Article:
When Cinema 4D came with node-based materials, I wanted to do a procedural representation of toon water, and I tried to do it about two years ago, but it wasn’t very good at the time.
It wasn’t bad in terms of direction, such as using an ambient occlusion as a mask to represent a rippling edge, but it’s clear that I didn’t look at the reference carefully and didn’t know how to make it look like water.
After that, I was able to make the water flow reasonably well, but I couldn’t handle the white waves on the shore yet.
Recently, I decided to give it another try and searched for a good idea on “Toon water shader” and found a tutorial page to create a toon water shader in Unity.
When I saw this, I somehow reproduced it in Cinema 4D, and it turned out to be just fine, so here’s how it was made.
Stylizing the Water Expression
If you read the tutorial I just gave you, you’ll see that I’ve stylized it into three elements to represent the water toon.
- The color of the water
- White waves on the beach
Making the Color of Water
In the Unity tutorial, the color of the water is not represented by a single color, but by a gradient that matches the depth of the water from the viewpoint. Well, if you ask me, this is true in reality.
In the tutorial, it seemed to be calculated by taking the inner product of “depth from camera to bottom” and “depth from camera to surface”.
In Cinema 4D, you can measure this distance from the water surface with two nodes of the node material, “Trace Ray” and “Get Context”.
Connect origin of Trace Ray node and position of Get Contect node, also Ray direction and Direction.
Select the Trace Ray node and enter the Max distance to the depth of the water with a gradient of in the Attribute Manager. In this scene, Max Distance to the depth is about 300 cm, so we set it to 300.
＜Connect the Normalized Distance in Tracing Rays to the Glow in the Material Node. ＜The Normalized Distance recreates the actual depth of the water as 0-1 to the Maximum Distance. That is, it outputs a value of 0 for a distance of 0 and 1 for a distance of 300.
Connect Normalized Distance of Trace Ray node to Emission of Material.1 node. Normalized Distance will reproduce the actual depth distance as 0-1 up to the Max Distance.
Assigning this material to the surface of the water and rendering it will result in the following rendering.
Now that we have a gradation of water depth, let’s turn it into the water color. To make it water colored, place the Gradient node between the Trace Ray and Material nodes.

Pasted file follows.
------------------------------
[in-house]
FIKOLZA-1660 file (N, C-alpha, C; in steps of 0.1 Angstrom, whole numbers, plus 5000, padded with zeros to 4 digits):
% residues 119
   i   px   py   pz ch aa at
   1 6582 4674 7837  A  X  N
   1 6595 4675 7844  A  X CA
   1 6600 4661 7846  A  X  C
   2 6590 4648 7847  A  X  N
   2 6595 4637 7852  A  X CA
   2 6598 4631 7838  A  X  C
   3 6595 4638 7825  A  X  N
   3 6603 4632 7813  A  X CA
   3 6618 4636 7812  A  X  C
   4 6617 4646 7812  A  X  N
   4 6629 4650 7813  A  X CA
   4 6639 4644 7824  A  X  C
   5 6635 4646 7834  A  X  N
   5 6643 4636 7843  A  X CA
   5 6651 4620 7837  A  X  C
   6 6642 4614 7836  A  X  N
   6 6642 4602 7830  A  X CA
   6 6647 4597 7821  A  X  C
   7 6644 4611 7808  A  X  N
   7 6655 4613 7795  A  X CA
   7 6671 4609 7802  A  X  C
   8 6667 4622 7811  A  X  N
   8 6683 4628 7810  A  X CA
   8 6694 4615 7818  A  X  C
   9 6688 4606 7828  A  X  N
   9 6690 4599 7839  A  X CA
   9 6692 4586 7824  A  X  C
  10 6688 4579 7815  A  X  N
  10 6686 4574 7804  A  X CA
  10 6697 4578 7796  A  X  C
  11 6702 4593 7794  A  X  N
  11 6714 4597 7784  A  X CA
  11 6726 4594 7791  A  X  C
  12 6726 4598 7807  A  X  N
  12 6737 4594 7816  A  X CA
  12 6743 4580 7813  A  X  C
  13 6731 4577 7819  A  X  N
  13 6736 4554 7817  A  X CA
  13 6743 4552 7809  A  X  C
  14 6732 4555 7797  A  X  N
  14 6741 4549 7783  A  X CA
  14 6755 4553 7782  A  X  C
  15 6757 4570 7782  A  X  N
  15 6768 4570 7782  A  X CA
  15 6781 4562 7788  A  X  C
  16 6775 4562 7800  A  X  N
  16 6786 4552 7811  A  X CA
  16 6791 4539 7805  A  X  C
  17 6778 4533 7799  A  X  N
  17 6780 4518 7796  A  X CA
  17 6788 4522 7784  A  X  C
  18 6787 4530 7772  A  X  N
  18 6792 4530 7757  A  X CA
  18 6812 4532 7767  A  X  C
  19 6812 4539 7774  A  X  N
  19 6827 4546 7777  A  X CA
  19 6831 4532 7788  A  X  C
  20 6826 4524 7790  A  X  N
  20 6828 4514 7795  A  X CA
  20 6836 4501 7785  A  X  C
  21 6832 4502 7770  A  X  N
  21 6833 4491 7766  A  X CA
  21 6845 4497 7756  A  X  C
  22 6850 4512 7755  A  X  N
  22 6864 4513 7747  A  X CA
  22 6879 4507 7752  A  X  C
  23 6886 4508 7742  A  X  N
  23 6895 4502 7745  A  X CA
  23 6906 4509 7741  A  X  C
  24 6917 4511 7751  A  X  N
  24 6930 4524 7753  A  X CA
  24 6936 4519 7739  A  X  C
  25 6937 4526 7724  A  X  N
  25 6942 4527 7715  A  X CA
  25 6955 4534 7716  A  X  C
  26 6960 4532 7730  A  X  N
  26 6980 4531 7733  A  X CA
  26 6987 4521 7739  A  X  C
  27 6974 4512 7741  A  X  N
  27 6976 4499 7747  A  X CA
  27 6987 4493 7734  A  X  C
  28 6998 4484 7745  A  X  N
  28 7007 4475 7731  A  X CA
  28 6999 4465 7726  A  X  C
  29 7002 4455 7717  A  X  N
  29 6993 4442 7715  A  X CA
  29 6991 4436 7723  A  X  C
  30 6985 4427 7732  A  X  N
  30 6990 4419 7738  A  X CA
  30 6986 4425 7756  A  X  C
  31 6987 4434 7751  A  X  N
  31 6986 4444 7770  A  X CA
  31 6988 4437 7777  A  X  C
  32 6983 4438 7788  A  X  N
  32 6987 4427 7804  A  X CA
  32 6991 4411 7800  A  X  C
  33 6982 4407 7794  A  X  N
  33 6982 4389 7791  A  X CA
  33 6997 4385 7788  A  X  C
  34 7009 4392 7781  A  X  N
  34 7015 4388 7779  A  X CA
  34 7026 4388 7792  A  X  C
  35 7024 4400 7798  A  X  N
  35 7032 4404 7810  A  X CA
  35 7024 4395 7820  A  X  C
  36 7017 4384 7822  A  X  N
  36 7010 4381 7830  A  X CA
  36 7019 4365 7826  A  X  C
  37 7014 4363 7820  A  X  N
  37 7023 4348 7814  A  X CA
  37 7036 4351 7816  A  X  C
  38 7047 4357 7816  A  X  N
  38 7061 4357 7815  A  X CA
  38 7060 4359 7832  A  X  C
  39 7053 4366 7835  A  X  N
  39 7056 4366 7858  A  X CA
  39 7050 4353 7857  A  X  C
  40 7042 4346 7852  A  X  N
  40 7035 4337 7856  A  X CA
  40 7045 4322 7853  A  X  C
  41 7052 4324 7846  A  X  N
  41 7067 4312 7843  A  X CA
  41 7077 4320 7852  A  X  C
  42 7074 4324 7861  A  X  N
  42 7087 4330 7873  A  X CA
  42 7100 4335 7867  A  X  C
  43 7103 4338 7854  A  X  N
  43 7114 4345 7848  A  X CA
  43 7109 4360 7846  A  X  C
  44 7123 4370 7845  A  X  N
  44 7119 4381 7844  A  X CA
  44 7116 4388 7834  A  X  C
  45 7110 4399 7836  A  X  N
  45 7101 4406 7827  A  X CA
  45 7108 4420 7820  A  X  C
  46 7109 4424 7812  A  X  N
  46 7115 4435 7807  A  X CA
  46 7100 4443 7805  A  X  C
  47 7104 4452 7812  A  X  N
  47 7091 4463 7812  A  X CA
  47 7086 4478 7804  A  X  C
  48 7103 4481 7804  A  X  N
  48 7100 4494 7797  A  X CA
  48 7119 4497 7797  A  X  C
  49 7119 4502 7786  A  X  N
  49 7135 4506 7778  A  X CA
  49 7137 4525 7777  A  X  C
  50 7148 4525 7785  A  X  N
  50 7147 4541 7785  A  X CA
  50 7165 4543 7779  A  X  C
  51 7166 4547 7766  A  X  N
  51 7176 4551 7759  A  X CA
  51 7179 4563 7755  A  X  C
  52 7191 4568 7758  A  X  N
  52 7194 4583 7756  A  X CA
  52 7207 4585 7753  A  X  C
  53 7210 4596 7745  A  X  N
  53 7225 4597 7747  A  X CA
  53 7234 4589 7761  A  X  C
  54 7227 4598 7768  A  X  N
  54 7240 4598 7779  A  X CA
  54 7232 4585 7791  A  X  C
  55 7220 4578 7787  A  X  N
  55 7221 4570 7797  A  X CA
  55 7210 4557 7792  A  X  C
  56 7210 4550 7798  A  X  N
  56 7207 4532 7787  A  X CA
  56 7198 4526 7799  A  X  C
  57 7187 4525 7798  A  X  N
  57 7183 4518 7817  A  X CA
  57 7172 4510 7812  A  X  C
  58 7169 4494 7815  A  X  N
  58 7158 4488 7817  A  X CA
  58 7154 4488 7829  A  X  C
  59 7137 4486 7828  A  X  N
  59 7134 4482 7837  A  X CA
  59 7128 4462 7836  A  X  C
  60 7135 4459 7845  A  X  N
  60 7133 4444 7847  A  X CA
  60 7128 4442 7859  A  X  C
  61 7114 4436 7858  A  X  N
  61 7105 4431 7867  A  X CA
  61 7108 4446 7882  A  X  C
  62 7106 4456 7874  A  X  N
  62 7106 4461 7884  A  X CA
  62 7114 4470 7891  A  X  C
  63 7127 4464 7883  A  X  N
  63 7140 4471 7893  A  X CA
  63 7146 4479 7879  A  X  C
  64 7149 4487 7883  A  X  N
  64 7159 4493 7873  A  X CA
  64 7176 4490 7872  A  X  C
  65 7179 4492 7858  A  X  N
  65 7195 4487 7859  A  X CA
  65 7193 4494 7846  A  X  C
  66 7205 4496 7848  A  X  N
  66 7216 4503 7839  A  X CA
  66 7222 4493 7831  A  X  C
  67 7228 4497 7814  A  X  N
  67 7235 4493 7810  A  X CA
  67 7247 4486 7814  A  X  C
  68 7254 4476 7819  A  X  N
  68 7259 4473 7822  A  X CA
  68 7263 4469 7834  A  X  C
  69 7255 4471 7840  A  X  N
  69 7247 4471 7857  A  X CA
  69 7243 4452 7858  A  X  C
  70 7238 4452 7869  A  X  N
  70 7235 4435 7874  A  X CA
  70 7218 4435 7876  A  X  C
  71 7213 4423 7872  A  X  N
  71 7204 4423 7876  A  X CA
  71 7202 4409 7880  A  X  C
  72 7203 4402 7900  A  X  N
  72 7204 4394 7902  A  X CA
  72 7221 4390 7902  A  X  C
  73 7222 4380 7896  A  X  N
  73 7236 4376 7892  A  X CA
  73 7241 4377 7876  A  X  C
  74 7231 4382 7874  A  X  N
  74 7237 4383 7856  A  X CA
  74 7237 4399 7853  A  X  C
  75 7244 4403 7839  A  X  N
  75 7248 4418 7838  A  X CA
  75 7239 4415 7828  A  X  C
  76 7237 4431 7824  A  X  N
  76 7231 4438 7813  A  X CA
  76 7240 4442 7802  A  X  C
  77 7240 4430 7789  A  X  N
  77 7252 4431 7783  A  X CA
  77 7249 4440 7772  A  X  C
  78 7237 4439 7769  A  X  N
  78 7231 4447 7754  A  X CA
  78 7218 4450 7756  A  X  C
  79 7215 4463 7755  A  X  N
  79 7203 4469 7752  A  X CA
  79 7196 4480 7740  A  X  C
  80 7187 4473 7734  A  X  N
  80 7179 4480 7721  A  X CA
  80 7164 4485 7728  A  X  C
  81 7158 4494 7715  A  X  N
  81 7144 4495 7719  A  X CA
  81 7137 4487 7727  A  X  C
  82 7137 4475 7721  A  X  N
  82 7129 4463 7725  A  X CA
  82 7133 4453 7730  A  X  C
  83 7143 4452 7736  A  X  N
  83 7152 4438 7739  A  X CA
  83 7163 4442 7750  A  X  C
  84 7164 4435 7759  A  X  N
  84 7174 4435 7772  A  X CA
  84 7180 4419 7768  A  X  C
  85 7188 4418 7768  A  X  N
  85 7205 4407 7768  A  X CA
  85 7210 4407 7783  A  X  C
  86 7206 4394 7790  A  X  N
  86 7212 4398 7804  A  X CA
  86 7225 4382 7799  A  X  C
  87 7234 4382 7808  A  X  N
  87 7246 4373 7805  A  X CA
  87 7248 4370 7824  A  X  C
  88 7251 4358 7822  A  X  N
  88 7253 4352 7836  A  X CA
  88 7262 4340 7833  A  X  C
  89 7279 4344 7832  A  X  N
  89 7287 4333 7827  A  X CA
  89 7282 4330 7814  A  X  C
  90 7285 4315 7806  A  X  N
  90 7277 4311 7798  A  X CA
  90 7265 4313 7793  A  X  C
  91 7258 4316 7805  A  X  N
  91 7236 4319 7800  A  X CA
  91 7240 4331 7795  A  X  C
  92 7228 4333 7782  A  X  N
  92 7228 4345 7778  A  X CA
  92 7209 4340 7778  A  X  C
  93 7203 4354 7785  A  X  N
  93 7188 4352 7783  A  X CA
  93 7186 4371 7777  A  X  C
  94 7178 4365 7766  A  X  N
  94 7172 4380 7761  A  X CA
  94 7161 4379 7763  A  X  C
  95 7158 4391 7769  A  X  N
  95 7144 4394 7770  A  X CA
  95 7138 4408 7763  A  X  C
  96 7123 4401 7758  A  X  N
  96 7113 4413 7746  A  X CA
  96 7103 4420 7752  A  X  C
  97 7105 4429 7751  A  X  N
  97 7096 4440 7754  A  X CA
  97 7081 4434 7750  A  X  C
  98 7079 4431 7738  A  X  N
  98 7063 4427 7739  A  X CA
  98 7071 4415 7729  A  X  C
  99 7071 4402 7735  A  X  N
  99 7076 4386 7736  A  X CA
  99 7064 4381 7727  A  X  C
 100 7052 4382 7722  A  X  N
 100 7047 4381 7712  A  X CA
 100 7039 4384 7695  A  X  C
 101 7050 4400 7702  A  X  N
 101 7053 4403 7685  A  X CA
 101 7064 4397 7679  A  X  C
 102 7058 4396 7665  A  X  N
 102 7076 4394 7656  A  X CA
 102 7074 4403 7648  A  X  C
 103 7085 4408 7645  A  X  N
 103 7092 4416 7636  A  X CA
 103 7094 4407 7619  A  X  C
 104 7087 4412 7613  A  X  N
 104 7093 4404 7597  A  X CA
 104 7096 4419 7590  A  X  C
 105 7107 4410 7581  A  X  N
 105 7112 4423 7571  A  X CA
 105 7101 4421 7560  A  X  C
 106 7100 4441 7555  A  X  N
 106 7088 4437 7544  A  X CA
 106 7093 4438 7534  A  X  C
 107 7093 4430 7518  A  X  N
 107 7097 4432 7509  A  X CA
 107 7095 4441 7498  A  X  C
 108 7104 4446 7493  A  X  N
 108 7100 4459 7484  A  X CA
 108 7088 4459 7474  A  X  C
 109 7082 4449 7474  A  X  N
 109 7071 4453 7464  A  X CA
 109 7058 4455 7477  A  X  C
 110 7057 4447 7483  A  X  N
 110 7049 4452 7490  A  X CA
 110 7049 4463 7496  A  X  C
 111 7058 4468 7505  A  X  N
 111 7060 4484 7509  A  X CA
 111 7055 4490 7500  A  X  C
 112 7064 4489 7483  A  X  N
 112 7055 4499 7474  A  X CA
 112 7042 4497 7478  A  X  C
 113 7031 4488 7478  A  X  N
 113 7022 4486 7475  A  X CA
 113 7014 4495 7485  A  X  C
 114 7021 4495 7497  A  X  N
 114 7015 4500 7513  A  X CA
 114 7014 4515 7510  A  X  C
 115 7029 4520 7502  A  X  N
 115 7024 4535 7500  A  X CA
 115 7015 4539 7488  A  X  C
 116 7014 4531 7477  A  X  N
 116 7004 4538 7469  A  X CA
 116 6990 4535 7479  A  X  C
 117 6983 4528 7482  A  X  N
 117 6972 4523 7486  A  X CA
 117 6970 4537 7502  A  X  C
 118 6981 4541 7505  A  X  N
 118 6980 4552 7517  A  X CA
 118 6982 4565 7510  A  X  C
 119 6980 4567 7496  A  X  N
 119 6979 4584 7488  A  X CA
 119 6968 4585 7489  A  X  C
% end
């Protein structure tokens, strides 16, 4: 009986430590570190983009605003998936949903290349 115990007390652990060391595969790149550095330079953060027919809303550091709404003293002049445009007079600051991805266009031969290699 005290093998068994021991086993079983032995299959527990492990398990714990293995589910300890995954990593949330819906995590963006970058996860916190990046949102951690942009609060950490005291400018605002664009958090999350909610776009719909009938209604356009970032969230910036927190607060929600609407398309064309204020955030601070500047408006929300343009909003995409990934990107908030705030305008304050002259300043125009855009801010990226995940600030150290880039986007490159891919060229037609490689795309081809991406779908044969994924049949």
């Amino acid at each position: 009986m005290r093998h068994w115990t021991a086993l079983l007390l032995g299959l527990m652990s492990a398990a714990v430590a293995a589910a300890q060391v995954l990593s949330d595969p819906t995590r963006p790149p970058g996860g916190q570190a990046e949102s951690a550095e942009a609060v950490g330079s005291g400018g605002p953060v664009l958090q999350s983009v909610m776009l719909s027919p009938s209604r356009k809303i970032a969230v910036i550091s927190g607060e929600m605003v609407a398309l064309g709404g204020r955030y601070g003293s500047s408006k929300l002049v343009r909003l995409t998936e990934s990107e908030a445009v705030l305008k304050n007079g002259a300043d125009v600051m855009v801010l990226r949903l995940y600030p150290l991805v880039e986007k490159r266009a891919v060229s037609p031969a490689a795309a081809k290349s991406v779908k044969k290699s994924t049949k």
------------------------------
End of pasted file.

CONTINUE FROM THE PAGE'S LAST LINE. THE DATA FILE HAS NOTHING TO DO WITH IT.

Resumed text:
Waves are relatively simple. Connect the node to the position of the node and adjust the gradient. The interpolation of the gradient is done in steps, with a spastic change between white and black. The amount of parallelism changes depending on the border between white and black.
I also want the waves to be a little longer, not as if they were, so I set the Global Scale of the noise to 20% and the scale Y to 500%. This is adjusted for the size of the object and what you want to represent (river, ocean, lake, etc.).
Combining the water in the Layers node with lighten mode. White water is added.
If you want to get a little more detailed and make the waves, connect a UV Distortion node in the context of the Noise node and set the Strength to 4-7% and replace it with another noise to make the waves bend instead of being straight and give them a random feeling.
White wave at the edge of a wave
Finally, make a white wave at the end of the wave. There are two ways to make it.
One is to use the first depth gradient to make the very shallow parts of the water white.
The other way is to assign a vertex color tag to the water object, use a field to put the ground or a float in the field, add a vertex color at the intersection and use it as a mask. However, this method has the following limitations
- The water surface must be made into a polygon (to create the vertex color tag).
- The polygons must be divided to some degree of detail.
- You need to put all objects that touch water in the field.
The advantage of this gradient is that it has the advantage of being able to clearly show white waves on the sides, but we will use a gradient of depth which requires less work to manage the object.
However, if we use a white gradient on the edge of the wave as shown in the image below, it is not natural and does not show turbulence.
White the very shallow part of the water, and then subtract and combine the noise up to the point where the deeper part is white, to create the feeling of waves. Finally, layer it on top of each other to complete the image.
Here’s the finished image, I moved the UV and noise around to animate it.
You’ll need to adjust the size of the noise and the maximum distance of the ray to the trace node, but you can also make a river with the material.
I haven’t explained it in detail, but I’ve shown you how to connect the nodes, so you can probably reproduce it.